What you have gathered from a Googling spree and even hearsay about the importance of cover letters may be more confusing than helpful. The information (and opinions) on this age-old question is varied. As you forage for answers, these thoughts compound your doubts: “Does anyone even read them?”
…or if you are genuinely sceptical: “I’ve written everything in my resume, why do I still write a cover letter? I'm not sure if it'll help my application.”
…or you may be clouded with ‘reasons’ not to write it: “I dread it, it’s so time-consuming, and I think it’s wholly unnecessary.”
Avoid assuming the importance of your cover letter to employers
When you are navigating these thoughts, you are assuming that the employer wouldn’t take time to screen what took you hours to complete, or that you’ve thoroughly profiled yourself in your resume and they would certainly register your goodness-of-fit, even without a cover letter.
Important or not, there is no sure-fire way to guesstimate if employers value your cover letter. Your priority then is to puzzle out why you’re writing it, and why employers may take to it and then identify when it is important before you commence your letter writing.
Why write cover letters?
In recruitment, different stakeholders have varying interests in cover letters.
As a job-seeker
It is exactly like breaking the ice; only, you’re interacting with the employer by storytelling your craft. Through brief anecdotes, articulate your qualities and enterprises. By chronicling your profile, your personality leaps off the page. This draws employers in and builds the bridges between you and them.
You’re connecting your resume’s hard facts with your prospective responsibilities and moving forward, to the company’s goals. It is your voice to flaunt but remember, your cover letter isn’t an essay about your resume.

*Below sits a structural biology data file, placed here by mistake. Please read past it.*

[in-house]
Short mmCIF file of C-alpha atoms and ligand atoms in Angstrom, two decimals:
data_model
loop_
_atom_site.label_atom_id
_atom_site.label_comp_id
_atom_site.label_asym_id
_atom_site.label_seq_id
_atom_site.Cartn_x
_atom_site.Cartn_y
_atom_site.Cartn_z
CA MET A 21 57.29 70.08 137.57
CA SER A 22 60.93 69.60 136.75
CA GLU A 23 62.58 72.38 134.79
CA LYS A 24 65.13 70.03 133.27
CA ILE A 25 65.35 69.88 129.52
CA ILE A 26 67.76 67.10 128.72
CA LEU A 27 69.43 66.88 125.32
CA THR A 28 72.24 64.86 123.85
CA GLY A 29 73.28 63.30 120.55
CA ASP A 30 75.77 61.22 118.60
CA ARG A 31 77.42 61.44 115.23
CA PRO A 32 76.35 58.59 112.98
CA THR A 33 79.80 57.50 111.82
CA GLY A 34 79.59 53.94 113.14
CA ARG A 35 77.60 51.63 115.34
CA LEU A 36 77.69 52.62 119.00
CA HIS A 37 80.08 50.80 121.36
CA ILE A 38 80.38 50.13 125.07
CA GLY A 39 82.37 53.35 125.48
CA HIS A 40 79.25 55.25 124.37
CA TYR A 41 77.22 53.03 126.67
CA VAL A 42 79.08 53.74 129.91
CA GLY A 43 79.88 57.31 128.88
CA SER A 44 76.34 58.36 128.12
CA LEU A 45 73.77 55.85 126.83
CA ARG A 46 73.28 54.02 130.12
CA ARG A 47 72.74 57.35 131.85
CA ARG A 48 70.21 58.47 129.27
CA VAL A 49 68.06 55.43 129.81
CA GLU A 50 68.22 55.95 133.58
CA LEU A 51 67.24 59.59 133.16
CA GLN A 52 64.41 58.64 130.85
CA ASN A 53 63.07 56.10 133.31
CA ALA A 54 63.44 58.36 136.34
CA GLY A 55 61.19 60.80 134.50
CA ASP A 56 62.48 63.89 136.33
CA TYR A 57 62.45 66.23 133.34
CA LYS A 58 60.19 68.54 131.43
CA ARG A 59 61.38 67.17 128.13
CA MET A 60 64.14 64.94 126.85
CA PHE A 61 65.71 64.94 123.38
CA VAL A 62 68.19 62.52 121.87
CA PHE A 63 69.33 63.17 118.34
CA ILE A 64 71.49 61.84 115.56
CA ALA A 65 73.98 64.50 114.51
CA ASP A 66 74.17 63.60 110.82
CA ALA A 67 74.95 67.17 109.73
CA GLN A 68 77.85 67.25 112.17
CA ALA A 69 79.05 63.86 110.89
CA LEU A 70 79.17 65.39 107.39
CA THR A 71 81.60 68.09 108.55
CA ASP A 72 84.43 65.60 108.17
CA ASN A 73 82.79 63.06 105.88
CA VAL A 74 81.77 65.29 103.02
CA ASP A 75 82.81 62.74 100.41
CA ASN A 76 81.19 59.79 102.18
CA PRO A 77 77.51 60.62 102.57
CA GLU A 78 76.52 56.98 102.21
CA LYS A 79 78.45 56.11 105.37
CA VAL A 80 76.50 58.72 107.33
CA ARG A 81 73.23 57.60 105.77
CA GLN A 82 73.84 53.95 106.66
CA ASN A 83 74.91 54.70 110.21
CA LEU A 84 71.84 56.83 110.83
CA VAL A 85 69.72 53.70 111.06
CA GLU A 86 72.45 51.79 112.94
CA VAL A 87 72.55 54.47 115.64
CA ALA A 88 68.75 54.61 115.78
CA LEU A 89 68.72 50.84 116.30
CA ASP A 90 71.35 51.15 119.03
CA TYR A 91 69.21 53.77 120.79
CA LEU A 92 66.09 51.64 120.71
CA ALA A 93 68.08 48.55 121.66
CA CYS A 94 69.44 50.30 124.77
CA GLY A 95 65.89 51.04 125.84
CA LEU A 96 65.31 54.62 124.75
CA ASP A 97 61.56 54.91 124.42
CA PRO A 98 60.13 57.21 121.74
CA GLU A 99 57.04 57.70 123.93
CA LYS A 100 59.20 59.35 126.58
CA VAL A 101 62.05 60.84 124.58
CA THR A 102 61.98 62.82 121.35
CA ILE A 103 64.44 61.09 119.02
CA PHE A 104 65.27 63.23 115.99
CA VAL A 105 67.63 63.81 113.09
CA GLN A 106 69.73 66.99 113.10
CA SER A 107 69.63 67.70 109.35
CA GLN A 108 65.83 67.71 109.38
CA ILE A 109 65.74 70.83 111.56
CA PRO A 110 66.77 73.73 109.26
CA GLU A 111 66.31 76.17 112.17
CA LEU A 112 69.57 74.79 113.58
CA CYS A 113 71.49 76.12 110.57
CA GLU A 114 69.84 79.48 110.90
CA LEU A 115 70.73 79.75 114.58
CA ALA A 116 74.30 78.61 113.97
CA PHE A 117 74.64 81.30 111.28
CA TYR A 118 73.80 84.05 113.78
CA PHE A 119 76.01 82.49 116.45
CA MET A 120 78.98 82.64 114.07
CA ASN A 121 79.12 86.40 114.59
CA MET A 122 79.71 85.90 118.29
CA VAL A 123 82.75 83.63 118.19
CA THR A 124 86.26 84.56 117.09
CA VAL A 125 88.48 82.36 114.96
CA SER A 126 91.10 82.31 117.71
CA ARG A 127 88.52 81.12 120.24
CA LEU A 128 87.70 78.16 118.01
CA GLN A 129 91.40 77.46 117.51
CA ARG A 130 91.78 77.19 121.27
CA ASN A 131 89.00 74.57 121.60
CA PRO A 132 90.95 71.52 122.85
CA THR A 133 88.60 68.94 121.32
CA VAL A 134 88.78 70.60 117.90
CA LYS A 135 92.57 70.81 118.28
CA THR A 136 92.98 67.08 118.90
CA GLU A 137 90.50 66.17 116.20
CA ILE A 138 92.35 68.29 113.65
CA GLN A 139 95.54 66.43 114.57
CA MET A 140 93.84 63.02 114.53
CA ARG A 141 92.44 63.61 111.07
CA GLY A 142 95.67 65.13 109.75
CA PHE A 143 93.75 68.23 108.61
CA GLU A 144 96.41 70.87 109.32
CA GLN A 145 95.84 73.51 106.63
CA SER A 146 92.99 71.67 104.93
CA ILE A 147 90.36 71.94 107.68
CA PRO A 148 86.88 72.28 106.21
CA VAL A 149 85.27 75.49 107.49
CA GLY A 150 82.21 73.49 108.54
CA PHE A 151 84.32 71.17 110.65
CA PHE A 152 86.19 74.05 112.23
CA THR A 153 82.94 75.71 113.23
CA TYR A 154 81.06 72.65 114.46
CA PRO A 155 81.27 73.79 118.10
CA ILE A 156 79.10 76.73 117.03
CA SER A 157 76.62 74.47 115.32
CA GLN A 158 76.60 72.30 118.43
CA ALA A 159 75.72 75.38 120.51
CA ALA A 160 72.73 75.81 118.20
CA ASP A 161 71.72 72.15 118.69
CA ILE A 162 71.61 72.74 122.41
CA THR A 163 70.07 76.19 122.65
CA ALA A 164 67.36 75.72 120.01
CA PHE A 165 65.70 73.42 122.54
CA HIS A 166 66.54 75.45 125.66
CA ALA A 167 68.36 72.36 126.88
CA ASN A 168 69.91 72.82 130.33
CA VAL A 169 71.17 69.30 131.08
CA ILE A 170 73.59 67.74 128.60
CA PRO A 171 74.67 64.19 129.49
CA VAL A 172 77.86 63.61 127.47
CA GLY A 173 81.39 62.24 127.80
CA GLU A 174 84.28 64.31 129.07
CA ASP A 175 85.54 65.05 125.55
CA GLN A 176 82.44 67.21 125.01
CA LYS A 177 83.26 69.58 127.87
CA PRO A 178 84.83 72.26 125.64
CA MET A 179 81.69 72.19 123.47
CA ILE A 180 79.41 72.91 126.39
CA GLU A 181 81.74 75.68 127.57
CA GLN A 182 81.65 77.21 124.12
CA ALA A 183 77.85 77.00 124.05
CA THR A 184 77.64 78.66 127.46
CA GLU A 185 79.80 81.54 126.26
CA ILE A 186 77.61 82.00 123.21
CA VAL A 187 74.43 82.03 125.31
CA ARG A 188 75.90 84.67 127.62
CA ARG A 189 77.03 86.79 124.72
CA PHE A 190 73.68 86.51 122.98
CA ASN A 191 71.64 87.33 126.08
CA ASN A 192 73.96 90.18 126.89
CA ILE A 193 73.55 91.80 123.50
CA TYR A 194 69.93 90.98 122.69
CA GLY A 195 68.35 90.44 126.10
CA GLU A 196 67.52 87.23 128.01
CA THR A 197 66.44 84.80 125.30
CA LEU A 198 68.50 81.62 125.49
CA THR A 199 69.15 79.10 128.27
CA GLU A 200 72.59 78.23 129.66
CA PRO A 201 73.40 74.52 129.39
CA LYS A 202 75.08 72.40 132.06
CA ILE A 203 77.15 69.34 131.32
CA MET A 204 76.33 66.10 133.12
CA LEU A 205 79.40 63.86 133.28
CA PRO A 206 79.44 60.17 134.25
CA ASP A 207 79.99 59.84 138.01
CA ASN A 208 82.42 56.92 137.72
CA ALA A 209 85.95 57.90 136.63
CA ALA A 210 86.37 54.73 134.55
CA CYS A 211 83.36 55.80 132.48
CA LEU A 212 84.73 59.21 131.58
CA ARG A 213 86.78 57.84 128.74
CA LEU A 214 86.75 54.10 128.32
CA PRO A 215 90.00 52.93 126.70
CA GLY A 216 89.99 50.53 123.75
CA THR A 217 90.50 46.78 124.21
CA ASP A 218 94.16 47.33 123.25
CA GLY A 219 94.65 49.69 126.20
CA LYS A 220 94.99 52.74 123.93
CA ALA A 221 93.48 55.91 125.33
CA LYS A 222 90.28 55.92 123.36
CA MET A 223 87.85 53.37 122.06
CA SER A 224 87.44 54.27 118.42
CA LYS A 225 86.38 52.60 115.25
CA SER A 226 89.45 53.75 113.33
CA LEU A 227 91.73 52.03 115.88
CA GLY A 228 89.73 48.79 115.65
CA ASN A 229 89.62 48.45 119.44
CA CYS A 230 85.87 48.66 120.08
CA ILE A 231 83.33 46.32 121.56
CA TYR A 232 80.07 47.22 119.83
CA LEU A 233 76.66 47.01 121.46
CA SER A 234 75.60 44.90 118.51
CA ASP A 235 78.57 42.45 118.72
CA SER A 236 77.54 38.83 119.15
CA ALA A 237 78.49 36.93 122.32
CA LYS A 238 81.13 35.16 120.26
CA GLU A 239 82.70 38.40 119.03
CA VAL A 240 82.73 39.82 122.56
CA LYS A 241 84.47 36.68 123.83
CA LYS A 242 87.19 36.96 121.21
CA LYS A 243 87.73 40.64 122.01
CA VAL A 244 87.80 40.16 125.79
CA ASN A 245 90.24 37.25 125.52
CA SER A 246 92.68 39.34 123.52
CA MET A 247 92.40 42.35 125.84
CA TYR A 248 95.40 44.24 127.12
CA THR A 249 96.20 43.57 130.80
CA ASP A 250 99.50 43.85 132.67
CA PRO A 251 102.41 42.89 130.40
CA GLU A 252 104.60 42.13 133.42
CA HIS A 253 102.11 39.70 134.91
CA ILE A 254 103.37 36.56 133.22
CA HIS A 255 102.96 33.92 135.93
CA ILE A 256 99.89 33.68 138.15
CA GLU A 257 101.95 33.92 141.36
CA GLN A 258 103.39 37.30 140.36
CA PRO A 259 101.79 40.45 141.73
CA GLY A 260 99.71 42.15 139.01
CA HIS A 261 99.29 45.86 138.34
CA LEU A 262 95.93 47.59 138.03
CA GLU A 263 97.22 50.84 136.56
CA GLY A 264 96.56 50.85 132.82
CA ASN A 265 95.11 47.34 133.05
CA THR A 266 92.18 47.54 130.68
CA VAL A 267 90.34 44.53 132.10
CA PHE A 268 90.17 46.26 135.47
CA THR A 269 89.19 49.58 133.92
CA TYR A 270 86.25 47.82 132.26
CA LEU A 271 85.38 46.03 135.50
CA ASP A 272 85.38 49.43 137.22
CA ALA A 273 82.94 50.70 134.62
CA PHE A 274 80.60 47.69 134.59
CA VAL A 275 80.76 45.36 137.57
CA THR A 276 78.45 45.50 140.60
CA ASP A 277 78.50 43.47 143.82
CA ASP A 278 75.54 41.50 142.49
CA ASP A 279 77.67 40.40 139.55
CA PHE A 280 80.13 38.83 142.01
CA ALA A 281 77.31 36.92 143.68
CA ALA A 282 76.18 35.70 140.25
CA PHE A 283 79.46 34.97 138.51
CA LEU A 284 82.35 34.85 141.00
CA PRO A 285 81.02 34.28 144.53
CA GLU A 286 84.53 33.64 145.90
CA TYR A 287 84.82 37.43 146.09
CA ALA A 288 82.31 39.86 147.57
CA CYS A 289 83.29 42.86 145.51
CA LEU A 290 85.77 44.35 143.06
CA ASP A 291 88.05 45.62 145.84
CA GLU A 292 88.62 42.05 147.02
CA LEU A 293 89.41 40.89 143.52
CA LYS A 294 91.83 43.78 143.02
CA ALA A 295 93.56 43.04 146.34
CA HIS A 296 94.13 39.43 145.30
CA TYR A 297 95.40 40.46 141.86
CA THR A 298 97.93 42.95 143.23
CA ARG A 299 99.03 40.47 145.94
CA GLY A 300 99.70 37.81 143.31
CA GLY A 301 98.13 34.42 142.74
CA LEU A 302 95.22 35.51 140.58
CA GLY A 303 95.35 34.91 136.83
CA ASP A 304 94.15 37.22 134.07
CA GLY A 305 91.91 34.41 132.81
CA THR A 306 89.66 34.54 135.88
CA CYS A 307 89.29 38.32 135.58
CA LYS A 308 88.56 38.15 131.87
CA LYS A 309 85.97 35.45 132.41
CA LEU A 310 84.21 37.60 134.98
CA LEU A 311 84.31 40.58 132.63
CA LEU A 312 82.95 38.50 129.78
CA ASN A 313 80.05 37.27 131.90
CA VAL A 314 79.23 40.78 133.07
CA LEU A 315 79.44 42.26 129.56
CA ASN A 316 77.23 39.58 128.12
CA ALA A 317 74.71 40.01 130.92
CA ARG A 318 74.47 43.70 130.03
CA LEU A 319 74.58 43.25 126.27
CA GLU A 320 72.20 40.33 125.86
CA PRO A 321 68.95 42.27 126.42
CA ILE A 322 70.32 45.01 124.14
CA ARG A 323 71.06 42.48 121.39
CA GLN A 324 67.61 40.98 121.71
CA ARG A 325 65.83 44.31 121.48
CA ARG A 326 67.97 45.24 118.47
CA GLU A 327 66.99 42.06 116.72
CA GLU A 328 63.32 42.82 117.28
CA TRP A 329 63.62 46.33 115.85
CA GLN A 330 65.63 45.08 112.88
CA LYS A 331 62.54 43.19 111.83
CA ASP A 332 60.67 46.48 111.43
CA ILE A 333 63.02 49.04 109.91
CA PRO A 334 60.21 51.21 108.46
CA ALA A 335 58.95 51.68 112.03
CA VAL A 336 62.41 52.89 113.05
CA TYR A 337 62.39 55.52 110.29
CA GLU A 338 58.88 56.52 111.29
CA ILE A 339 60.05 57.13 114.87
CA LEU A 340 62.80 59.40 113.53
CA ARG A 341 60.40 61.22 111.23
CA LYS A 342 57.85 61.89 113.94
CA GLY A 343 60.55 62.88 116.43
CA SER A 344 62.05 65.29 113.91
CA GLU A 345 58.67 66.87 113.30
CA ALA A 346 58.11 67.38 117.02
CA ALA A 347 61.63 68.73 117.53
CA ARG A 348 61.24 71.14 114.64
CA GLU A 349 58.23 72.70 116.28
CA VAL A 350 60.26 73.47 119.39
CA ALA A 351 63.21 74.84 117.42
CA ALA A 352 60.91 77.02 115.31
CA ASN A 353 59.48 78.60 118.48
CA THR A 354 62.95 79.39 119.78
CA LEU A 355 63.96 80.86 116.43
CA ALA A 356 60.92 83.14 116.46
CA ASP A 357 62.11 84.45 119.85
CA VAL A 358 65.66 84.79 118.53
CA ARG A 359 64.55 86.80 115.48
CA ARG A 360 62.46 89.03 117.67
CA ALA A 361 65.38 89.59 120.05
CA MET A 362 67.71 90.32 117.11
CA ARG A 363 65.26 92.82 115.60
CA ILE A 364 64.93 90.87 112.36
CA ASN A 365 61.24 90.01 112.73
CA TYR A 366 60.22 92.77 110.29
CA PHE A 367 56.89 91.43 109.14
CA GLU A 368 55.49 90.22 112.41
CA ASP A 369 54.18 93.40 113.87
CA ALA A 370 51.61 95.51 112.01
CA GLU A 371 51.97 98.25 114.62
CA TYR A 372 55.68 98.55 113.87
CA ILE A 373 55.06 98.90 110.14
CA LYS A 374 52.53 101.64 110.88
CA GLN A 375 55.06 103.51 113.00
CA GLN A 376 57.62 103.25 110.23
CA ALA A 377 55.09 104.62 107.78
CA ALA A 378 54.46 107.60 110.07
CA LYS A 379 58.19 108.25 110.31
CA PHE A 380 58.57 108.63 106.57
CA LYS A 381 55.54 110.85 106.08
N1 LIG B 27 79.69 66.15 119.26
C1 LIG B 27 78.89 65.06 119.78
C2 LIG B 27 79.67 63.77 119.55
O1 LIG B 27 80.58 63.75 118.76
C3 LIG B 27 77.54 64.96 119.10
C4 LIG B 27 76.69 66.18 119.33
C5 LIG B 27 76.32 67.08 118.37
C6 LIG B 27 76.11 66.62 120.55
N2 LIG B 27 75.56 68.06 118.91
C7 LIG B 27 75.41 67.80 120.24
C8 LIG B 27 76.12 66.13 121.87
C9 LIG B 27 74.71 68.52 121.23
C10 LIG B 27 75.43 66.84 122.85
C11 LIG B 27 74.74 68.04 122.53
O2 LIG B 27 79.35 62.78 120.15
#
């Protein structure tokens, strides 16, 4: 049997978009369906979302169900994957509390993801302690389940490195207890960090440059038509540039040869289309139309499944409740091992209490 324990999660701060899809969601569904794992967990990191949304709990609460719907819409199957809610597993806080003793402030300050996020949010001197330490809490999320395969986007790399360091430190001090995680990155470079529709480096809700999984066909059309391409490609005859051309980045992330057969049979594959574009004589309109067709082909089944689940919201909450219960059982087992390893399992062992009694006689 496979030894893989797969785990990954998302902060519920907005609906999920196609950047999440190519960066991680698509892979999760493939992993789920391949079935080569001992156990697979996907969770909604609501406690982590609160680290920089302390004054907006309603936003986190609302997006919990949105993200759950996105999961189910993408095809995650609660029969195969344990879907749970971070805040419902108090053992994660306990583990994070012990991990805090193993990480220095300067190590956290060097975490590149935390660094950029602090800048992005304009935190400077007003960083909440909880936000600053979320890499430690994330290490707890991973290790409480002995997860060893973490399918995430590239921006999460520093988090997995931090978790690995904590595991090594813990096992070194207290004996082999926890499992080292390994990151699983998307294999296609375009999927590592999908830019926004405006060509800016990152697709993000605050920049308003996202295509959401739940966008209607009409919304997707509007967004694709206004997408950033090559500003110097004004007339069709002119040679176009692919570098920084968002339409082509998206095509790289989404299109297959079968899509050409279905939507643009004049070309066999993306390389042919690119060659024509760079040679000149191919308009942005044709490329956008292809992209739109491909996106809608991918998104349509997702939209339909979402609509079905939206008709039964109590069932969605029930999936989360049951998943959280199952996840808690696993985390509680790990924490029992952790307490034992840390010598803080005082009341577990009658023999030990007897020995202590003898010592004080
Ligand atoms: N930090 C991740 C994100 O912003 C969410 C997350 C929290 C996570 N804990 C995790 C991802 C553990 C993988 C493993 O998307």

Your cover letter remedies your resume’s shortcomings. Whether it’s employment or education irregularities, short-term or contract positions, and even peppered interests in various roles, a good cover letter will lower the employer’s doubts and eyebrow-raises.
Your cover letter relays the objectives, learning outcomes and skills that you’re committed to acquiring. Remember, companies don’t just fill positions, they’re also fostering talents and improving employees’ learning curves.
From the employers’ perspective
Your resume is a fact database, so they’d appreciate knowing why and how these data points can add value to the company. Your cover letter signposts your resume’s information and explains them concisely.
A cover letter may display red flags that wouldn’t appear in a well-manicured resume. These include typos, grammatical errors, and even general salutations (i.e. Dear Sir/Madam). They reveal if you’ve researched extensively for the role, or if you’re meticulous. Some employers rely on this to gauge your work ethic, habits and methodologies.
They may grasp your motivations through the cover letter’s tone. If you’re thanking them profusely, especially for inconspicuous reasons, the employer may smell that you’re in dire need for a job. If your resume shows that you haven’t been employed in 6 months, your cover letter upholds their suspicions.